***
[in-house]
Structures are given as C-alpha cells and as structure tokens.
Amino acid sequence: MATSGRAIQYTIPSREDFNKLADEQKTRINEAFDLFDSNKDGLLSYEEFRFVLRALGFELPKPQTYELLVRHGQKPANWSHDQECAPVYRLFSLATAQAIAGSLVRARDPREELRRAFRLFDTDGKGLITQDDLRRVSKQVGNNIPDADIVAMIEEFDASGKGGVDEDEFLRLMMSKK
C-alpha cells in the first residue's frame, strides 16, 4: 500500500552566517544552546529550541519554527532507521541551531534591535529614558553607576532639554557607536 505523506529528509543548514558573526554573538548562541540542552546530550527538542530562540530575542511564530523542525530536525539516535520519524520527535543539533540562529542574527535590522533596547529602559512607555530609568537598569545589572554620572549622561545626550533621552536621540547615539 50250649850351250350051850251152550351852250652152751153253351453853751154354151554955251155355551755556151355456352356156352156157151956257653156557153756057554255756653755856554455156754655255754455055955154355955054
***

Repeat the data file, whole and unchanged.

[in-house]
Structures are given as C-alpha cells and as structure tokens.
Amino acid sequence: MATSGRAIQYTIPSREDFNKLADEQKTRINEAFDLFDSNKDGLLSYEEFRFVLRALGFELPKPQTYELLVRHGQKPANWSHDQECAPVYRLFSLATAQAIAGSLVRARDPREELRRAFRLFDTDGKGLITQDDLRRVSKQVGNNIPDADIVAMIEEFDASGKGGVDEDEFLRLMMSKK
C-alpha cells in the first residue's frame, strides 16, 4: 500500500552566517544552546529550541519554527532507521541551531534591535529614558553607576532639554557607536 505523506529528509543548514558573526554573538548562541540542552546530550527538542530562540530575542511564530523542525530536525539516535520519524520527535543539533540562529542574527535590522533596547529602559512607555530609568537598569545589572554620572549622561545626550533621552536621540547615539 50250649850351250350051850251152550351852250652152751153253351453853751154354151554955251155355551755556151355456352356156352156157151956257653156557153756057554255756653755856554455156754655255754455055955154355955054